dismiss the appeal as moot.
                              DISCUSSION

    An appellate court decides only actual controversies and,

thus, will not render opinions on moot questions that cannot

affect the matter on appeal.    (Giles v. Horn (2002) 100

Cal.App.4th 206, 226-227; Frias v. Superior Court (1975) 51

Cal.App.3d 919, 923 (Frias).)    Accordingly, if an event occurs

while an appeal is pending and the event makes it impossible for

the appellate court to grant effectual relief, the case becomes

moot and the issues will not be considered.      (Giles v. Horn,

supra, at p. 227; Wilson v. L.A. County Civil Service Com.

(1952) 112 Cal.App.2d 450, 453.)       “The policy behind a mootness

dismissal is that „courts decide justiciable controversies and

will normally not render advisory opinions.‟”      (Giraldo v.
Department of Corrections & Rehabilitation (2008) 168

Cal.App.4th 231, 257.)

    An exception to the mootness doctrine exists for cases

involving important issues of continuing public importance.

(Abbott Ford v. Superior Court (1987) 43 Cal.3d 858, 868,

fn. 8.)   Under the “public importance” exception, “„[i]f an

action involves a matter of continuing public interest and the
issue is likely to recur, a court may exercise an inherent

discretion to resolve that issue, even though an event occurring


                                   6
during its pendency would normally render the matter moot.‟

[Citations.]”    (Giraldo v. Department of Corrections &

Rehabilitation, supra, 168 Cal.App.4th at p. 259.)

    Here, the relief petitioner sought in his petition for writ

of habeas corpus has been obtained.   He has been granted

permission to have contact visitation with his minor family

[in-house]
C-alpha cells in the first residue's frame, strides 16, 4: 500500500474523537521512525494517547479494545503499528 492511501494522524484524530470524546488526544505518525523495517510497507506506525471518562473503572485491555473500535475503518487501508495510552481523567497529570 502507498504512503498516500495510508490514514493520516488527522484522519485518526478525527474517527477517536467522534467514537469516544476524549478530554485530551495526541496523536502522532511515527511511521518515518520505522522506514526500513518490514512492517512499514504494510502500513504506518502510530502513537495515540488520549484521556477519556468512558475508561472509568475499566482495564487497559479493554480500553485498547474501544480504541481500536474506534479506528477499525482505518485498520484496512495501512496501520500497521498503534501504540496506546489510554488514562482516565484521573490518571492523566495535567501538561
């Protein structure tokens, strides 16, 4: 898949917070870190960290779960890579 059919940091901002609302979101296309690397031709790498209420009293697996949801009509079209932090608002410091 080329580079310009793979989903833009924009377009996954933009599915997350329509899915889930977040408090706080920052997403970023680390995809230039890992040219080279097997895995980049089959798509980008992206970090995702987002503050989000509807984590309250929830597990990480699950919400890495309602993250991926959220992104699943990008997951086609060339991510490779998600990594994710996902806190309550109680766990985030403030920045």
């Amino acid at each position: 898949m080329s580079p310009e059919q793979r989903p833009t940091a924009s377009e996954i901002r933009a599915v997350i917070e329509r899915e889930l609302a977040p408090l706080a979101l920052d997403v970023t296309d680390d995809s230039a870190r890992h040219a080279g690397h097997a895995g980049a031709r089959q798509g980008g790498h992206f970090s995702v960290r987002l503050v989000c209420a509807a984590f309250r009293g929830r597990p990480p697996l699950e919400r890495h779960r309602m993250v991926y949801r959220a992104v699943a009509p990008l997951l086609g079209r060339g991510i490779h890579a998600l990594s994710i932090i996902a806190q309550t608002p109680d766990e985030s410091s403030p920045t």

members pursuant to the amended provisions of section 3173.1(b).

A decision by this court on the validity of the prior section

3173.1(b) would have no effect on petitioner, making the case

moot.   Moreover, since section 3173.1(b) has been amended to

allow inmates in the class that petitioner represents to

likewise seek authorization for contact visitation, there is no

continuing public interest in the validity of former section

3173.1(b).   (Frias, supra, 51 Cal.App.3d at p. 923 [case moot

and not within public interest exception where petitioner freed

from segregated status that triggered the proceedings and class

of inmates petitioner sought to represent were no longer

vulnerable to administratively unreviewable orders of
segregation].)

    The People argue against these conclusions.     The People

contend the case is not moot because the superior court‟s order

invalidating section 3173.1(b) also invalidated section

3173.1(a).   In addition, the People note the ruling of the

superior court also expressed the opinion that the